Later on, I found myself heading out to a bar to wash down my sorrows. It’s there that I met her, the one who became the Ajam in my life.

Dina- Landing in Beirut with the wind blowing in my uncovered hair, I know, I have reached freedom. It’s ironic that I had to come to an Arab country to experience it. I do feel a little bit ashamed, I come from a great culture, an ancient culture, I am a Persian and yet I must leave my civilised culture and come to the land of the Bedouin in order to practise my secret desires and perversions. I love my culture, but at times, it feels as if my culture does not love me. I am committing two perversions by coming to the Arab World. Sleeping with women is a unnatural perversion in my culture, but coming to the Arab world and possibly allowing an Arab to sleep with me is another kind of perversion.

Dina-Our culture has tried to purify itself of Arab perversions, because they kept us backwards and threatened to destroy our civilisation. Ferdowsi wrote the Book of Kings in pure and uncorrupted Persian or de-Arabized Persian. Reza Shah tried to reform and purges the Persian (Farsi) language of Arabic words in the 1930’s. The reasons I hate the Islamic Republic is because Islam is an Arab religion and the regime is rolling back our Persian reforms. 2, 500 years of culture and civilisation and coming to this new place, these countries, which were born yesterday, to enjoy a little privacy is the gravest insult of all. Listen to me, only just landed and yet, already I am having an internal nationalist rant. Culture shock I guess, a knee-jerk reaction to being in a foreign or should I say, Ajam environment.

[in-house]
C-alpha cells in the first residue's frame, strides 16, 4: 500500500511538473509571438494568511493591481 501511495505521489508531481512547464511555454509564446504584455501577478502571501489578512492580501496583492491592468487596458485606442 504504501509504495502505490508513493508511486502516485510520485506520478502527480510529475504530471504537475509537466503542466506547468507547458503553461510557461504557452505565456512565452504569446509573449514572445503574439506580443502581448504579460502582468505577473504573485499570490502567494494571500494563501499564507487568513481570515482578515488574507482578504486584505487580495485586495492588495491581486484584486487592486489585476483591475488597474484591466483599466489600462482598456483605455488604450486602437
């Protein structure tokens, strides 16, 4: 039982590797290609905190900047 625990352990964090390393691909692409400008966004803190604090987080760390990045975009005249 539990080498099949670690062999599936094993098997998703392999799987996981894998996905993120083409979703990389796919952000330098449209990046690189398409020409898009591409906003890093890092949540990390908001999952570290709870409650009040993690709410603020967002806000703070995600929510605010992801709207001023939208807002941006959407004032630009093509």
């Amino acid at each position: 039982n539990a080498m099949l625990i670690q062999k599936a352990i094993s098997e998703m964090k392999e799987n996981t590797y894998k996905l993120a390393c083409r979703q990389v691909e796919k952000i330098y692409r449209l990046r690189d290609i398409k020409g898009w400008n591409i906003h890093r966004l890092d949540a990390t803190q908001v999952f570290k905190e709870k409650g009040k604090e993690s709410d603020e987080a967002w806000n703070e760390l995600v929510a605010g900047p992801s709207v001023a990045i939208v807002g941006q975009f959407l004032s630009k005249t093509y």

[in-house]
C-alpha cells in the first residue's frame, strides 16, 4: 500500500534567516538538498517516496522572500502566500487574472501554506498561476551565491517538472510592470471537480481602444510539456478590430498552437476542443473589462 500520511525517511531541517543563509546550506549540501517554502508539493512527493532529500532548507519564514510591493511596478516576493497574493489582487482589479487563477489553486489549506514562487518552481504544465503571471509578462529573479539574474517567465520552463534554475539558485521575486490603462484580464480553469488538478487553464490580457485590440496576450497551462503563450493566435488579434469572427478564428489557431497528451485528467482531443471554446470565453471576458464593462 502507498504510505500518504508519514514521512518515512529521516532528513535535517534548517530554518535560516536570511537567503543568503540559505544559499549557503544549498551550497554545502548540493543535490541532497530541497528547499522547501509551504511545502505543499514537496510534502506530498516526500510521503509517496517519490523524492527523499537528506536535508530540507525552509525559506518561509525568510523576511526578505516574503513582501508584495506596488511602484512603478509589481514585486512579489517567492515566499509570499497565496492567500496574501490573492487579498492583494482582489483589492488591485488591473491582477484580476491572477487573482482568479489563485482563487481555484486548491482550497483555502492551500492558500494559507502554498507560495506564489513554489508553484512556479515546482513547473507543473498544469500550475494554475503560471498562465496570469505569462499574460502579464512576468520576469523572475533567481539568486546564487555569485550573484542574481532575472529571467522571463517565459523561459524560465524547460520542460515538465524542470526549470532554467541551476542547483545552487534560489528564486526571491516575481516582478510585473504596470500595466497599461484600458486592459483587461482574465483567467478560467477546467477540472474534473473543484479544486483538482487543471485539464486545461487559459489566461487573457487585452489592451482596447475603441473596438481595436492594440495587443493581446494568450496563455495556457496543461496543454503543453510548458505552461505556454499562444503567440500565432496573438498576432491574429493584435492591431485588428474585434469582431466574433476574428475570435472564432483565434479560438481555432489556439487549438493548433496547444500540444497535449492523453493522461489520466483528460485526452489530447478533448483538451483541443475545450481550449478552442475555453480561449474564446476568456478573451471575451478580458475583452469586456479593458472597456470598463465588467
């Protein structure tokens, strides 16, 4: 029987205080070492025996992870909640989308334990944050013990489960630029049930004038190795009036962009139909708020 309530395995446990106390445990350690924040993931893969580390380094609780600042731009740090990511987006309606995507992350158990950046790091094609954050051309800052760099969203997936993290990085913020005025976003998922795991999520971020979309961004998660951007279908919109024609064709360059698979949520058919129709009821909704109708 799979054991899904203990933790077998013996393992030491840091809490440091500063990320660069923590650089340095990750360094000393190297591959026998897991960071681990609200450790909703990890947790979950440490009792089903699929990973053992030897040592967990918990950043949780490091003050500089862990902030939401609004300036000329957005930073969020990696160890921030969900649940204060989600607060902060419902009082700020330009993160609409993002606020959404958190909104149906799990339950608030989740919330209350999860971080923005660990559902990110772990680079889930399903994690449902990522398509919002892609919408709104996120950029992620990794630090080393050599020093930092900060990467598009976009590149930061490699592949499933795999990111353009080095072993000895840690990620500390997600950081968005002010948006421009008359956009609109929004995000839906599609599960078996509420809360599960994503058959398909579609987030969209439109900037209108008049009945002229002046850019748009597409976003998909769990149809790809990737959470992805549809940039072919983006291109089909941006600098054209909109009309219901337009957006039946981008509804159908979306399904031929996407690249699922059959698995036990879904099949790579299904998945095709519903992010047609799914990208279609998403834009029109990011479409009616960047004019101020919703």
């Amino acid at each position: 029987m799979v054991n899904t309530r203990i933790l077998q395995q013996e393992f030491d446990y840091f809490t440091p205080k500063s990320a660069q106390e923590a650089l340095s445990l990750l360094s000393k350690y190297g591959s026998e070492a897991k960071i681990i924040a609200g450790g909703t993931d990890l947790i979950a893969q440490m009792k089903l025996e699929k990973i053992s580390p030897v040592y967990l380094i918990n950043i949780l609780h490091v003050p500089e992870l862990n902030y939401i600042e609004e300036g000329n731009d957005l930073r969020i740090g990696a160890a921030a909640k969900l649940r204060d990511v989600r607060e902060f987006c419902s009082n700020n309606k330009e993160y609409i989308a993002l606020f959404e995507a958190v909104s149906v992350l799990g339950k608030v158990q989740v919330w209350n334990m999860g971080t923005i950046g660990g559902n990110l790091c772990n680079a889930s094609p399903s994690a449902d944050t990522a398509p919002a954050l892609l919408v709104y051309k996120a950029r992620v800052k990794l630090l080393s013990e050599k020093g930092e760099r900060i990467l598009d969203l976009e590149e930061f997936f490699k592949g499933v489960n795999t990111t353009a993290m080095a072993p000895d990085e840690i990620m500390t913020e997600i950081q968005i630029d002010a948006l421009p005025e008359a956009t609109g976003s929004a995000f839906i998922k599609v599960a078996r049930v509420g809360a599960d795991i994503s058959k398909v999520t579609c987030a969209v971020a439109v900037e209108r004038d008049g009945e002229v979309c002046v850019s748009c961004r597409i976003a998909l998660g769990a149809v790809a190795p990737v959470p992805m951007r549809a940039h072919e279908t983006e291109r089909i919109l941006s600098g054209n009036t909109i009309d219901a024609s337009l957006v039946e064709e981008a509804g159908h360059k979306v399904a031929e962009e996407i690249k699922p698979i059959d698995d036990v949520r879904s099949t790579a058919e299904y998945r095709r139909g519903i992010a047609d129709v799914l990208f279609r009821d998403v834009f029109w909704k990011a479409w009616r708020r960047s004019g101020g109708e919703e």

Dina-a few hours later and I dress to go out to the bars, the streets are full of hot and beautiful girls. They say Beirut is the mini-skirt capital of the world and you better believe it, so many gorgeous legs on display. A sexy Mediterranean people, the Lebanese, as they go out partying. I end up in this bar and I see this beautiful Arab girl sitting there and she notices me too. We exchange glares and then she smiles as if to beckon me over. I walk over and she starts saying something in Arabic, but I do not understand, and ask her in English if she speaks English, because I can’t speak Arabic.

Hala- Oh this attractive girl doesn’t speak Arabic, she must be a foreigner, but she looks Arab. This is not going to be good, but I feel I should indulge her a little, who knows I might get some Pussy out of it. “Where are you from?” I ask in English with a mixed Syrian-French accent.

Dina, “My name is Dina, I am from Iran. Tehran.”

Hala, “Oh, I see. Well it’s nice to meet you, my name is Hala. Please take a seat and I will buy you a drink.”

Dina- I take a seat and take a good-look at this gorgeous creature next to me. Her legs are showing, her leather mini-skirt, he little sleeveless top and her striking features. “I take it you’re Lebanese?”

Hala- I look at this very attractive Persian girl, with light olive skin, dark hair, eyes and slender body. This contrasts nicely with my fair-milky like skin and green eyes, although you do have to appreciate the irony here. Arabs are Semites like Jews and Persians are meant to be Aryans, most Persians proudly exert their Aryan roots. Yet racially, I look more Aryan than this Persian girl does. Still she dresses well, nice blue jeans, short sleeve top and high heel shoes. Most Arabs think Iranians dress in Burqas or the veil. “A little bit. My mother is Lebanese, but my father is Syrian and I grew up in France. But I have Syrian and French passports.” But no Lebanese, because one of the sexist laws in the Arab world is that women cannot pass on citizenship.